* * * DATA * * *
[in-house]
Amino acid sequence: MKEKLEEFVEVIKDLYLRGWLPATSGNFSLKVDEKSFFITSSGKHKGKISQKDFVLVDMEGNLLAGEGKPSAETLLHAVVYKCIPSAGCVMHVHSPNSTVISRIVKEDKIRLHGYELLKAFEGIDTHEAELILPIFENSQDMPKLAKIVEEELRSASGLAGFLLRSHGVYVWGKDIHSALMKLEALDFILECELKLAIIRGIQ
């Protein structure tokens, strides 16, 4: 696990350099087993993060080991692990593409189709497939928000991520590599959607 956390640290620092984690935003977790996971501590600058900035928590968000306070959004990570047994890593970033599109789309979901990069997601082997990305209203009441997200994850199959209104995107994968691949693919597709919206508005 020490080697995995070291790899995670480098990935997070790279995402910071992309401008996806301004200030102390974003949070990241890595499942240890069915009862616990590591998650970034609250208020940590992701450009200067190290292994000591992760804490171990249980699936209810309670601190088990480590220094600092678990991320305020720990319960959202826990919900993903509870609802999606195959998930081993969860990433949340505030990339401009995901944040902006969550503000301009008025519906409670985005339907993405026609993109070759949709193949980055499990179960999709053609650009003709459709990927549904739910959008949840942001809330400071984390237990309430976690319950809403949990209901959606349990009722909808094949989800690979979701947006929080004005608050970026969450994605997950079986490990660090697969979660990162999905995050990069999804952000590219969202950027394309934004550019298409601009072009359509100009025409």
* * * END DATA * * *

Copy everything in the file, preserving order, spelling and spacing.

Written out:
[in-house]
Amino acid sequence: MKEKLEEFVEVIKDLYLRGWLPATSGNFSLKVDEKSFFITSSGKHKGKISQKDFVLVDMEGNLLAGEGKPSAETLLHAVVYKCIPSAGCVMHVHSPNSTVISRIVKEDKIRLHGYELLKAFEGIDTHEAELILPIFENSQDMPKLAKIVEEELRSASGLAGFLLRSHGVYVWGKDIHSALMKLEALDFILECELKLAIIRGIQ
């Protein structure tokens, strides 16, 4: 696990350099087993993060080991692990593409189709497939928000991520590599959607 956390640290620092984690935003977790996971501590600058900035928590968000306070959004990570047994890593970033599109789309979901990069997601082997990305209203009441997200994850199959209104995107994968691949693919597709919206508005 020490080697995995070291790899995670480098990935997070790279995402910071992309401008996806301004200030102390974003949070990241890595499942240890069915009862616990590591998650970034609250208020940590992701450009200067190290292994000591992760804490171990249980699936209810309670601190088990480590220094600092678990991320305020720990319960959202826990919900993903509870609802999606195959998930081993969860990433949340505030990339401009995901944040902006969550503000301009008025519906409670985005339907993405026609993109070759949709193949980055499990179960999709053609650009003709459709990927549904739910959008949840942001809330400071984390237990309430976690319950809403949990209901959606349990009722909808094949989800690979979701947006929080004005608050970026969450994605997950079986490990660090697969979660990162999905995050990069999804952000590219969202950027394309934004550019298409601009072009359509100009025409």